At 5 a.m. each day, most Spoleto festivalgoers are still snug in their beds.

That’s the time Scott Higgins, Spoleto Festival USA’s official piano technician, wakes up without an alarm clock, eats breakfast, watches the news and checks his email.

“If I get into a venue before anyone else does, that works best,” said Higgins. “I get to know the cleaners, but I’m in and out before anyone else arrives.”

He’ll check as many as six pianos — poking and prodding, playing scales to listen for knocking keys or odd tones — before most of Charleston opens its sleepy eyes.

Throughout 17 days of Spoleto Festival happenings, few stop to think about the folks behind the scenes, the ones who keep the wheels of Spoleto oiled and spinning: the maintenance crews, press office, page turners and security guards.

Aming this group stands Higgins, who keeps 12 pianos, including Steinways trucked down from New York, in perfect working condition for shows and concerts.

With his spiky brown hair and dark-rimmed glasses, Higgins isn’t a recognizable face, even though he’s been working at the festival since 1987. That’s when a mentor from his alma mater, the New England Conservatory in Boston, realized he’d be a great fit for the job.

“I was 27 years old and I thought, ‘Yeah, that’d be kind cool,’ ” Higgins said. “I drove a Ford Escort with no air and wore corduroy pants all the way down here, and it was hot.”

Higgins remembers Spoleto in ways many people will never know — the years when Memminger Auditorium had pigeons inside, and no public restrooms — and he enjoys his time so much, he hasn’t missed a single festival. It’s his three weeks of annual vacation from a day job at the University of Memphis, where he’s responsible for over 100 pianos.

His wife, Tracy Higgins, says it’s the best vacation for Scott — and the California girl was able to visit the South for the first time by traveling to Charleston with him.

Tracy has a dance background of four generations in her family, but she saw her first symphony and opera in Charleston because of Higgins’s involvement in the festival.

“I fell in love, and it’s my favorite place to go now,” she said. “In a way, his work there does fulfill getting away and getting to go to a beautiful place, just like a vacation.”

When the couple first started dating, Higgins didn’t tell Tracy what he did for a living. In fact, he never told any girl on the first few dates.

“I try to stay away from the piano geeky stuff because piano technicians are kind of like computer geeky guys: they’re a little off,” he said.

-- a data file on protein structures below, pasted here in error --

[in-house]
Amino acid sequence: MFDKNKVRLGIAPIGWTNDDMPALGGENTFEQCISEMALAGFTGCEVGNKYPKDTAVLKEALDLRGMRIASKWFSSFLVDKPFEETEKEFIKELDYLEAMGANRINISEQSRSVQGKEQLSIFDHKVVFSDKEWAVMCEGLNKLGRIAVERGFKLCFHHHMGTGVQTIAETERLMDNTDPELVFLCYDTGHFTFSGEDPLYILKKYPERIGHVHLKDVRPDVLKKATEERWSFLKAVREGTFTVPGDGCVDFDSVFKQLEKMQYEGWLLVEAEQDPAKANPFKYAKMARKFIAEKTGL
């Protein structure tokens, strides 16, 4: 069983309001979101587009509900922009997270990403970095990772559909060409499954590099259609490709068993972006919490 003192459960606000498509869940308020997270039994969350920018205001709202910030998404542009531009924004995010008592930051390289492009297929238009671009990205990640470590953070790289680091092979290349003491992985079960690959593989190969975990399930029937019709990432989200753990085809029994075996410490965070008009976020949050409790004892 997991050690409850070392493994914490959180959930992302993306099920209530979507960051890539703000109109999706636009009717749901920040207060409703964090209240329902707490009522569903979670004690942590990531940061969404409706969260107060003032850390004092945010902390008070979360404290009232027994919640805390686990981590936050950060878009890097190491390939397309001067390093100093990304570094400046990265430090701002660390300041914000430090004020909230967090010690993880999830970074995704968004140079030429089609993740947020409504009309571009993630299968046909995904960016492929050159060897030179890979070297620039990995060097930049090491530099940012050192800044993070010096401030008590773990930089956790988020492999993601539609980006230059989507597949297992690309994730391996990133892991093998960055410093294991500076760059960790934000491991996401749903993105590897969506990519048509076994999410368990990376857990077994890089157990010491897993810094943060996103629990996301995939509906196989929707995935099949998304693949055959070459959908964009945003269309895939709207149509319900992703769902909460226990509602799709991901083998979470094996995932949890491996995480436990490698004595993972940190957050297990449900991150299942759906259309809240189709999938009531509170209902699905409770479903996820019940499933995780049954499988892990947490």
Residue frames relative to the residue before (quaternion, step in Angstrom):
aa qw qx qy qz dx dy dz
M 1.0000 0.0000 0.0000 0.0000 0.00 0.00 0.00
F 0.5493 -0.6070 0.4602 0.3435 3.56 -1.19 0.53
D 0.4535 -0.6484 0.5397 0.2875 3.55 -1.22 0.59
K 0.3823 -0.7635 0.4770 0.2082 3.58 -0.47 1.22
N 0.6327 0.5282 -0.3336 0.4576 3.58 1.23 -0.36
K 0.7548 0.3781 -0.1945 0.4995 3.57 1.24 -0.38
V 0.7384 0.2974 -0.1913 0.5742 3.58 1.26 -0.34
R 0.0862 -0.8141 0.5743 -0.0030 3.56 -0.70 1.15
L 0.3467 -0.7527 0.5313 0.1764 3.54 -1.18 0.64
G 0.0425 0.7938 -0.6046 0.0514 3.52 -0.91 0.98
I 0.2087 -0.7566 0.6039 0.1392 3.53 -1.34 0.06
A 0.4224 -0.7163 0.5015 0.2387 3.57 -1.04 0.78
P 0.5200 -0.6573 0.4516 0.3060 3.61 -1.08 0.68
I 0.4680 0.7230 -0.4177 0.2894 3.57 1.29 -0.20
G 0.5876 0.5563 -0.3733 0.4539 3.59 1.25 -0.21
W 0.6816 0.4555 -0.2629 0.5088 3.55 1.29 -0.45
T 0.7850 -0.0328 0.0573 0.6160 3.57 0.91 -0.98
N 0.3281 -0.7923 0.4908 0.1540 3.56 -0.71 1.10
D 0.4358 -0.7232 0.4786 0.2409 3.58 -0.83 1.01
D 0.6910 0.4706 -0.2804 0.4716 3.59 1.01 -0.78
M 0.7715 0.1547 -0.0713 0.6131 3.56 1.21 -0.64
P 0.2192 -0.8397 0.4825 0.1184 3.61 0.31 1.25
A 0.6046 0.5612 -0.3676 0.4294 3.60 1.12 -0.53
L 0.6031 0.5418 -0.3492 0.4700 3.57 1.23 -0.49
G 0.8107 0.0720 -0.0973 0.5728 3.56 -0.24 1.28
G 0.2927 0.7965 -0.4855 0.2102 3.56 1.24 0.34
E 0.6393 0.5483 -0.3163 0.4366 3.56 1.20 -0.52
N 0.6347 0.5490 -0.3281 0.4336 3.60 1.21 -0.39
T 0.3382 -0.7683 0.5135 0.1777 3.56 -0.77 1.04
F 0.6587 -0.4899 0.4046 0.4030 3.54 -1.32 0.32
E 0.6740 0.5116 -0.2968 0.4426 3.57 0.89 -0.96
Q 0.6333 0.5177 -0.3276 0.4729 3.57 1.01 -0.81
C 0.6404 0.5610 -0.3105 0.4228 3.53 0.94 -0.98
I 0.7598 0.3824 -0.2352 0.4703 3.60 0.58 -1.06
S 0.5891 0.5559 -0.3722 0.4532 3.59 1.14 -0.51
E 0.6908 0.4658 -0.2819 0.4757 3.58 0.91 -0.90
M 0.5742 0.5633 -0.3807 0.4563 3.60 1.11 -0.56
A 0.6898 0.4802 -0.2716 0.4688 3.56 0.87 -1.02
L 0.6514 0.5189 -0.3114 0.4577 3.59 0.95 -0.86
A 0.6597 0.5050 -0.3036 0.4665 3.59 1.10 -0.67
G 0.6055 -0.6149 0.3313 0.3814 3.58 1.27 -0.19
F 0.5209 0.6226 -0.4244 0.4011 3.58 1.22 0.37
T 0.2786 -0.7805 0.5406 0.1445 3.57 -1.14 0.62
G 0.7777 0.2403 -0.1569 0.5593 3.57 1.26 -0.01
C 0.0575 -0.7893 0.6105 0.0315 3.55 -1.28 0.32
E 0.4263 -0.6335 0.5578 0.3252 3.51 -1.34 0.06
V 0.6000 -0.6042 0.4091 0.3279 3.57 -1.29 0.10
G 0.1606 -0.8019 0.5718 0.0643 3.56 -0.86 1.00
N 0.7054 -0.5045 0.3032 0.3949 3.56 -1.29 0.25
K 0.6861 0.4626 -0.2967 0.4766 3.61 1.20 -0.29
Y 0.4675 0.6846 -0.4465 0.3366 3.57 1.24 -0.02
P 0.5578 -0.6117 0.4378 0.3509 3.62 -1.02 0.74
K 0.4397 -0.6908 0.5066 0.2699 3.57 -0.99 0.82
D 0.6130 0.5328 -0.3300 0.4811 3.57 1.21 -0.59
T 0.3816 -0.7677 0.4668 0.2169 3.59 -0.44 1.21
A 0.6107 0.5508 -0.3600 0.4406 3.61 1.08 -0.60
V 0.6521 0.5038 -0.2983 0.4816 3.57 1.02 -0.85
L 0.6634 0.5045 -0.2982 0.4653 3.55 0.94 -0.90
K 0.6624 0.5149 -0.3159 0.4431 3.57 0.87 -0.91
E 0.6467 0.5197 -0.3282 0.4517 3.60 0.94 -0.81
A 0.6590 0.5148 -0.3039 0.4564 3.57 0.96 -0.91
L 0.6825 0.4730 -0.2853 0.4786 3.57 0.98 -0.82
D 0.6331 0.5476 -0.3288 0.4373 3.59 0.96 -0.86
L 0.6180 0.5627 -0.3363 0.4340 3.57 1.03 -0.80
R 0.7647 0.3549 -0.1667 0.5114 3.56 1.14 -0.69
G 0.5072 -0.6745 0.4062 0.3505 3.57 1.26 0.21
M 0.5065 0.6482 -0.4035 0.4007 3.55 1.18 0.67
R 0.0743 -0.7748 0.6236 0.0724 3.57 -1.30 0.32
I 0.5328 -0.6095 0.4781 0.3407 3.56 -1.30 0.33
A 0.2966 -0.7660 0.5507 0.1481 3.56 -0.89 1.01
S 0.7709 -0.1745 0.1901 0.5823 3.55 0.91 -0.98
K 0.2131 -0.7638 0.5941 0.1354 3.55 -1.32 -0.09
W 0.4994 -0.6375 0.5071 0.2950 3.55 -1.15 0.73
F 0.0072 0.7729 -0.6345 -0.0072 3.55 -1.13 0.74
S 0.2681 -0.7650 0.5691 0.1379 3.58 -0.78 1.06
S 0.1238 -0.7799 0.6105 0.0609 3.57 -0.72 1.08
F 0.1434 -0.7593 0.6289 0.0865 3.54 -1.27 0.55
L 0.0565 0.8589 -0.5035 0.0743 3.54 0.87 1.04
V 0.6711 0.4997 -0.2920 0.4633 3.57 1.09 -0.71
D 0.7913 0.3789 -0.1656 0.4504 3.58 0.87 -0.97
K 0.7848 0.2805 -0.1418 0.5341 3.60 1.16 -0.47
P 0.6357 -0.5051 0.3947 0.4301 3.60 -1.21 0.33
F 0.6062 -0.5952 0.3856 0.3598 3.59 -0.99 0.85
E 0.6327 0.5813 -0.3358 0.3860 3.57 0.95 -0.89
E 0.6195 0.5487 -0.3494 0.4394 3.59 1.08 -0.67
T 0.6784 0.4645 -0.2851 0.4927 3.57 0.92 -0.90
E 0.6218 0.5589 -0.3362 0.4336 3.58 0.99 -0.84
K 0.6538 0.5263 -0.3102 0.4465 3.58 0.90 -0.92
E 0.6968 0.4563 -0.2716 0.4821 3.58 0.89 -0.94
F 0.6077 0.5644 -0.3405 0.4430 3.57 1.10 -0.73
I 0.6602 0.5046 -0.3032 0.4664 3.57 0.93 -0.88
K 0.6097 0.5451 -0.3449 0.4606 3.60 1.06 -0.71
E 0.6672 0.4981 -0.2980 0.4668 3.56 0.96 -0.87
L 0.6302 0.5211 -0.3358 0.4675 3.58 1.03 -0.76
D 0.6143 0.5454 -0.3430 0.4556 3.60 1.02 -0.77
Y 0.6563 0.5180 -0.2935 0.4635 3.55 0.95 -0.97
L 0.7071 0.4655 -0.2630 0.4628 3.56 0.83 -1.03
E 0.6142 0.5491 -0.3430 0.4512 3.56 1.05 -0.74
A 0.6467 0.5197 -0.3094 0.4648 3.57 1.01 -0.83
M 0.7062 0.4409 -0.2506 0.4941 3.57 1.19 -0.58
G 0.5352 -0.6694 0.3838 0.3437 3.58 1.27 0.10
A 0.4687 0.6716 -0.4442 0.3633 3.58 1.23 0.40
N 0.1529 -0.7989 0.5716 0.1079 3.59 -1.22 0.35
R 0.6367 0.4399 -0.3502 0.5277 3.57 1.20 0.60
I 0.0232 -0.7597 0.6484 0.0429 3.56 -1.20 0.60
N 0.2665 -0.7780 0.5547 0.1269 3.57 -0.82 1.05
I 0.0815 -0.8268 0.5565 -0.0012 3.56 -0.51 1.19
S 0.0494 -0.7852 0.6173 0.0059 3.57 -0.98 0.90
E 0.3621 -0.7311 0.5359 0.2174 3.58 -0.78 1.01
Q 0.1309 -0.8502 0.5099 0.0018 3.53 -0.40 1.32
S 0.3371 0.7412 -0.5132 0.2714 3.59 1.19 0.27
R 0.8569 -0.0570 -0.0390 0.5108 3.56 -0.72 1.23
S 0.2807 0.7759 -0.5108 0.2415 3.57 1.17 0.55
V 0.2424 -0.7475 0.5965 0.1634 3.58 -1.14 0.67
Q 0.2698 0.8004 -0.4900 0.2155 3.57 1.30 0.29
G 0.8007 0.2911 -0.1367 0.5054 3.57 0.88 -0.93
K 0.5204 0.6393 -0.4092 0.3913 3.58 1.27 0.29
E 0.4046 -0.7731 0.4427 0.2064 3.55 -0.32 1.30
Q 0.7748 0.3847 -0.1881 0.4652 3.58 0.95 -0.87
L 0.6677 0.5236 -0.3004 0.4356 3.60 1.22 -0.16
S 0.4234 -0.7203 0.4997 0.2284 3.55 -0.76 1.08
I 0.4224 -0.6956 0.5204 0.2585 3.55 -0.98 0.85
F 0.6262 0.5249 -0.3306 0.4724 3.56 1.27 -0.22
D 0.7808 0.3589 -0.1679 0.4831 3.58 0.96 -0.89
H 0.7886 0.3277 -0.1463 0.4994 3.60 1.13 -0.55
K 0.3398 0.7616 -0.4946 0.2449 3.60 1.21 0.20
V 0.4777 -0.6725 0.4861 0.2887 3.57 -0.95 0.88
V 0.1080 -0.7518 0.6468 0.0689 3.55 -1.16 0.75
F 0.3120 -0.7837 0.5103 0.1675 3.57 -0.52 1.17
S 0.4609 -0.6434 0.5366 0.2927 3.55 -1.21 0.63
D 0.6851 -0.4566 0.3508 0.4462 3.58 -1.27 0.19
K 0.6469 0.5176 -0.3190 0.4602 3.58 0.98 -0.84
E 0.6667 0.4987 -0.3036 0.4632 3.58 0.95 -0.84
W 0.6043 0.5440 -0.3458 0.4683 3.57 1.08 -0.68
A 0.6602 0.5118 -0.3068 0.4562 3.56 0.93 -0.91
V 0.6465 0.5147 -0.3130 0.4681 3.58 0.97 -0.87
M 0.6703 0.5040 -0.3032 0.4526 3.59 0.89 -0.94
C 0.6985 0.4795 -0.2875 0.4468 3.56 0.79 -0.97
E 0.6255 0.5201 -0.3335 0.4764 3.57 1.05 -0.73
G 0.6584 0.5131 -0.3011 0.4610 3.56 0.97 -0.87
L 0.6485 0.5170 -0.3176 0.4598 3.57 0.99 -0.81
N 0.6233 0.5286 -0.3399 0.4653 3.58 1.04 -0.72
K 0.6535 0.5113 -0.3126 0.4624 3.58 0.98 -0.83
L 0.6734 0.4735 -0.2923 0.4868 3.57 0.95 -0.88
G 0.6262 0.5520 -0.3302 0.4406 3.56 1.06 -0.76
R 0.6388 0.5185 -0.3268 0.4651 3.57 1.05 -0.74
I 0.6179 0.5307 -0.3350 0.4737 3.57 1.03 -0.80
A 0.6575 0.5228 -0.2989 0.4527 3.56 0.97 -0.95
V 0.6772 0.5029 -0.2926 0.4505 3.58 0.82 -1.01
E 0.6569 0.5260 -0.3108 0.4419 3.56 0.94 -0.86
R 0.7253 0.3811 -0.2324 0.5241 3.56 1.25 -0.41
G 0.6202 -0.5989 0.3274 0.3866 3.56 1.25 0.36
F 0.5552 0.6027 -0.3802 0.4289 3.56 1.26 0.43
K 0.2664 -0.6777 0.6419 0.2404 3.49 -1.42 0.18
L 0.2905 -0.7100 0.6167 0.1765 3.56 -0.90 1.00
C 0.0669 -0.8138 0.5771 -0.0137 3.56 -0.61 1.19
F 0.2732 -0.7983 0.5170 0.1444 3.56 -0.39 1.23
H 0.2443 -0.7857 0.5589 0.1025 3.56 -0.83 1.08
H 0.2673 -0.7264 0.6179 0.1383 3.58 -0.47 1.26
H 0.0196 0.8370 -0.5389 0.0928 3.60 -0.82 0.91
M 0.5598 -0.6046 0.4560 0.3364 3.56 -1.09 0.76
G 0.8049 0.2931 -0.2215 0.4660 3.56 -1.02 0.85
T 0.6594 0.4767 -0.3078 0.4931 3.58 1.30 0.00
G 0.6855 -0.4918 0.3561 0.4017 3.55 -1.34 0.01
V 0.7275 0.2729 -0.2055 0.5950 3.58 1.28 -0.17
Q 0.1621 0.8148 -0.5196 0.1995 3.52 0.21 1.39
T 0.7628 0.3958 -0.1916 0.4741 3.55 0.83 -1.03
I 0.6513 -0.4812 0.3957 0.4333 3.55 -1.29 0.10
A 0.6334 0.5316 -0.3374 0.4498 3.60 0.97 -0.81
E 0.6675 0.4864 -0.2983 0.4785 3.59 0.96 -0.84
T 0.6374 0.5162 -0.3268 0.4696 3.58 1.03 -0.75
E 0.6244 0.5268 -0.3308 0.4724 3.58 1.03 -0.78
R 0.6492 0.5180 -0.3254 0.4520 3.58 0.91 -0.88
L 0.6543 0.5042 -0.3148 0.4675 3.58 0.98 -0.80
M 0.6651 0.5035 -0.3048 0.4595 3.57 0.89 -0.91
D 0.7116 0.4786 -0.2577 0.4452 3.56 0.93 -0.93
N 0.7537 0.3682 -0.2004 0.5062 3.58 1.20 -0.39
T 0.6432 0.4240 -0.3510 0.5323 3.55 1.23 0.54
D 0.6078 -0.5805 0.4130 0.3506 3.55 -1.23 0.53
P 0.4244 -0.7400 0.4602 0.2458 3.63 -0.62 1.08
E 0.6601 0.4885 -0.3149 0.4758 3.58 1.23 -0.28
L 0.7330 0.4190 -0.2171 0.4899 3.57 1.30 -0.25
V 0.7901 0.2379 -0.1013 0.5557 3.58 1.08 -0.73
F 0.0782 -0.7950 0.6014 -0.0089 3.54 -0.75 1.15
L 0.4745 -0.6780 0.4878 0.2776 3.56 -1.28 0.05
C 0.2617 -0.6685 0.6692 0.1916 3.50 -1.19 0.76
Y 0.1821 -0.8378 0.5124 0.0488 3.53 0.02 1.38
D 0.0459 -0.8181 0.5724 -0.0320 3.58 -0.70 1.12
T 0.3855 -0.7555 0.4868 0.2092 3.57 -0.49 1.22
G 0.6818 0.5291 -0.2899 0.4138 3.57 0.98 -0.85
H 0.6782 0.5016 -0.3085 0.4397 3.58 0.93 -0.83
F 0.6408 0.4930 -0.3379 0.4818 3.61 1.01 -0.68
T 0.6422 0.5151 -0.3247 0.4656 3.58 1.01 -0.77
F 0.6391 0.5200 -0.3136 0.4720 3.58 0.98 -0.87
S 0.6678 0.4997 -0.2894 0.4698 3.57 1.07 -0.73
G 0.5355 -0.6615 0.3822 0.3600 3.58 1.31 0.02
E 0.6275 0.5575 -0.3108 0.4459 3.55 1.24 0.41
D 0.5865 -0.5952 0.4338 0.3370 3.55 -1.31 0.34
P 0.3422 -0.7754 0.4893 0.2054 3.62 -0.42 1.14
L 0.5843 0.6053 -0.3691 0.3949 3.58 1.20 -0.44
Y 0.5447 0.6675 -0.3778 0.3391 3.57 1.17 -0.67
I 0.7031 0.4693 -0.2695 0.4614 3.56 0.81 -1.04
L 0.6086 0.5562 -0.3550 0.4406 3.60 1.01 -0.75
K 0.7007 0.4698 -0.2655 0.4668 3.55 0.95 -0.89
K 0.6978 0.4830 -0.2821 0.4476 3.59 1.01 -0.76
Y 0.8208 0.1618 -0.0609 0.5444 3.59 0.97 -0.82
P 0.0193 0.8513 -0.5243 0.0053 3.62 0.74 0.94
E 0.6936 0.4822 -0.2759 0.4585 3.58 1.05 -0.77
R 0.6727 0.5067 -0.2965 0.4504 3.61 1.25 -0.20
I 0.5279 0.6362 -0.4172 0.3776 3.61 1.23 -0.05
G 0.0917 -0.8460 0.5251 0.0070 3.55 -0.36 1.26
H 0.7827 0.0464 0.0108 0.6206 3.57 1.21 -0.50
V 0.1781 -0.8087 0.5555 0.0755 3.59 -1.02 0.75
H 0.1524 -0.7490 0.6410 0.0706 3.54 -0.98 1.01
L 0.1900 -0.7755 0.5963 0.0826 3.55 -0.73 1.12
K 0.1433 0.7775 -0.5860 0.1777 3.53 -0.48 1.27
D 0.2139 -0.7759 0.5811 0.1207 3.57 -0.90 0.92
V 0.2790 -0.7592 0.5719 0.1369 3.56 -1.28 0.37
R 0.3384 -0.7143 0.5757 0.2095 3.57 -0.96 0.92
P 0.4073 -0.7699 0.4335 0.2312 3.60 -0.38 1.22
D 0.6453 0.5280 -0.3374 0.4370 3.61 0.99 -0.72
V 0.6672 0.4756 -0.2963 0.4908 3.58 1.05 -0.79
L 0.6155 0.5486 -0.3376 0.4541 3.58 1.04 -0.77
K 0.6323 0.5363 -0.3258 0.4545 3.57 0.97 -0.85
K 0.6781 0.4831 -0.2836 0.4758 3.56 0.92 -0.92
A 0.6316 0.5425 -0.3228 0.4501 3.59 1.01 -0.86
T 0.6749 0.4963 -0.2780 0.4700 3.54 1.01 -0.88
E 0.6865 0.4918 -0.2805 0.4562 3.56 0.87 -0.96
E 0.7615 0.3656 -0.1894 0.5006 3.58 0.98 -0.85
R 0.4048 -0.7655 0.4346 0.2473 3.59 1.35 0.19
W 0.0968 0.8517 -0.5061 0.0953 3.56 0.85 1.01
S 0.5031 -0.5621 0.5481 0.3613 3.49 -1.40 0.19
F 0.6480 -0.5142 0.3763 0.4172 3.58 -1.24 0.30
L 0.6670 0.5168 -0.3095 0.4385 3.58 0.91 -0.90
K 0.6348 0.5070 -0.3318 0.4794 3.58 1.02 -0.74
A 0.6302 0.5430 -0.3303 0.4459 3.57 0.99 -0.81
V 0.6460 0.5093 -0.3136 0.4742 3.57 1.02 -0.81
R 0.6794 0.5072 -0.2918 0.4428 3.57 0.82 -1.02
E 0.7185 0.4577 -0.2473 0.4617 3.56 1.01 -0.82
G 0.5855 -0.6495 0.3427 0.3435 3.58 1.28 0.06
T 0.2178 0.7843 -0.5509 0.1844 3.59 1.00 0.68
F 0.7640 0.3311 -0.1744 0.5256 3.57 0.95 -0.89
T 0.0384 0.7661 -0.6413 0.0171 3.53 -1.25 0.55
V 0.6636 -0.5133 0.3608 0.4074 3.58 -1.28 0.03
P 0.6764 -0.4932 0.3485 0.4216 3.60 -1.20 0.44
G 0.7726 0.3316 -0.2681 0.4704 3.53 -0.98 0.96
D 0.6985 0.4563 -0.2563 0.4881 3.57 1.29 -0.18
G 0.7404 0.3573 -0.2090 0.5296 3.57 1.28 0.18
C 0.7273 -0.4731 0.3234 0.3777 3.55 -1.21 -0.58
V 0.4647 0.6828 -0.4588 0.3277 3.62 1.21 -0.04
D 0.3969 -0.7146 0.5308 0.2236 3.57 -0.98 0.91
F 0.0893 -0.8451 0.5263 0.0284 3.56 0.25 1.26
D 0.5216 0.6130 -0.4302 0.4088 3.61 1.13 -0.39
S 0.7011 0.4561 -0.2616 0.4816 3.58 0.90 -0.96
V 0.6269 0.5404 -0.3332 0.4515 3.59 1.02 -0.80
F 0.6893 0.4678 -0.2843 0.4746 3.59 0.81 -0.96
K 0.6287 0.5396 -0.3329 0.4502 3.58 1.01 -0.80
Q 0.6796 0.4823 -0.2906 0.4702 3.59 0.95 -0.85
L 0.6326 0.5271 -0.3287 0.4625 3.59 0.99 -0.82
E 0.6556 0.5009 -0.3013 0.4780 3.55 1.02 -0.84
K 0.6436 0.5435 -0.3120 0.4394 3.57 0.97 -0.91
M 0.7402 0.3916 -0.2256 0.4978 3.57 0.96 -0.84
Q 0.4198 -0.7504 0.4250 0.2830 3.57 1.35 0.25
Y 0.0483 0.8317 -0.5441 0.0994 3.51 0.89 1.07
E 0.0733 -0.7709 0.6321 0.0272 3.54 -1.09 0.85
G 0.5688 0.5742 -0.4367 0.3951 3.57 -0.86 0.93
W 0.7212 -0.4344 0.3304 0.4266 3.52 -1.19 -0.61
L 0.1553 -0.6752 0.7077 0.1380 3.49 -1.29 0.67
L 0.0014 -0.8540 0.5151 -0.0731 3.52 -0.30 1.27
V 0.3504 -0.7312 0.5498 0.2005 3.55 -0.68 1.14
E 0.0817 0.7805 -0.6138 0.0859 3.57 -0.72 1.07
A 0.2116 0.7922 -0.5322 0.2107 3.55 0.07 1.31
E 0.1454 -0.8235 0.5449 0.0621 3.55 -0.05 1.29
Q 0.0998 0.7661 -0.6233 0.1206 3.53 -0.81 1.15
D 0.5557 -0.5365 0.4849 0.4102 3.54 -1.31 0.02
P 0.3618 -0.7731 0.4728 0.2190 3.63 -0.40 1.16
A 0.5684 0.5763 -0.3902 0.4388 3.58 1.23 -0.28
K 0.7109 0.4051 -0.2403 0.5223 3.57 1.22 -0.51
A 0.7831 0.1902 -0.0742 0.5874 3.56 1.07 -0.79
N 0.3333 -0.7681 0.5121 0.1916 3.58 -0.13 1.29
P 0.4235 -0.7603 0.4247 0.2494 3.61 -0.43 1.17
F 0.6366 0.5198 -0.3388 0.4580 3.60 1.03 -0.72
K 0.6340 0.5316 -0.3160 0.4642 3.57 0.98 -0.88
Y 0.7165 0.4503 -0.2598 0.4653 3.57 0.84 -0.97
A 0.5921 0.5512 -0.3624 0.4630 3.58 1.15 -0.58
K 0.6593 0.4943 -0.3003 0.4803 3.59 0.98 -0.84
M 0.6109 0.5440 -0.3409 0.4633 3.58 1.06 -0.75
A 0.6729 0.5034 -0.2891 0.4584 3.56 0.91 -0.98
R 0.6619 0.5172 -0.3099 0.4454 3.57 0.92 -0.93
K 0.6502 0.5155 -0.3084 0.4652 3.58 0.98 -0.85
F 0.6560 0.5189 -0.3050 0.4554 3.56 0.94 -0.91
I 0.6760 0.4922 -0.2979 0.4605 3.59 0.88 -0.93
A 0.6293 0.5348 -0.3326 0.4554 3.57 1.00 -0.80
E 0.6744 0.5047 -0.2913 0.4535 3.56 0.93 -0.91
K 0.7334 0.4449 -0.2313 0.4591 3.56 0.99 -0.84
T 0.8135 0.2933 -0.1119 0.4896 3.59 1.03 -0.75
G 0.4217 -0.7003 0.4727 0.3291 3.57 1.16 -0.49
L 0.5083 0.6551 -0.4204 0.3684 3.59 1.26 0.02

Tracy wasn’t intimidated.“He told me he found his job in a magazine, and I told myself as long as he didn’t sell guns I could deal with anything,” she said.

Higgins’ grandfather, father and uncle might have had the same problem on their first dates, since they’re all piano techs as well. At 14 years old, Higgins worked on his first piano in Saginaw, Mich.

At 19, he showed up to tune a customer’s piano for the first time on his own and the woman at the door wouldn’t let him in.

“She said, ‘Oh, I’m sorry, I expected someone so much older!’ ” he said. “You don’t usually think of someone young going into it; you think of a guy 50 to whatever.”

Higgins has worked for the Savannah Music Festival, Oregon Festival of American Music, Eugene Symphony Orchestra and other musical organizations. In addition to tuning and voicing at the University of Memphis, he teaches piano technology classes using a book of notes he compiled from pianists over the last 10 years.

“There are a lot of good piano techs that are very qualified,” he said. “That’s only 50 percent. The other 50 percent is how you relate to the artist — that they know you’re there for them and you want to make them happy.”

In many ways, Higgins views tuning and voicing a piano like psychiatry.

“I may get a call and not need to fix the piano. It’s how I’ve related to my client,” he said. “The first couple of times that happened, I said there’s something else to this job.”

Michael Grofsorean, director of the Wells Fargo Jazz Series, calls Higgins one of music’s “unsung heroes.”

Grofsorean works closely with Higgins each year to determine where pianos should be kept and rotated to minimize environmental exposure to heat and humidity.

“This is a huge job and he’s done (it) very well,” he said. “He is servicing musicians across a wide spectrum. We never have complaints about his work.”

For Higgins, it’s all about the artist, no matter how famous or amateur.

“If I can be part of something like this and prepare something for someone and they’re happy with it, that’s where I get my thrill.”

Leah Stacy is a Goldring Arts Journalist from Syracuse University.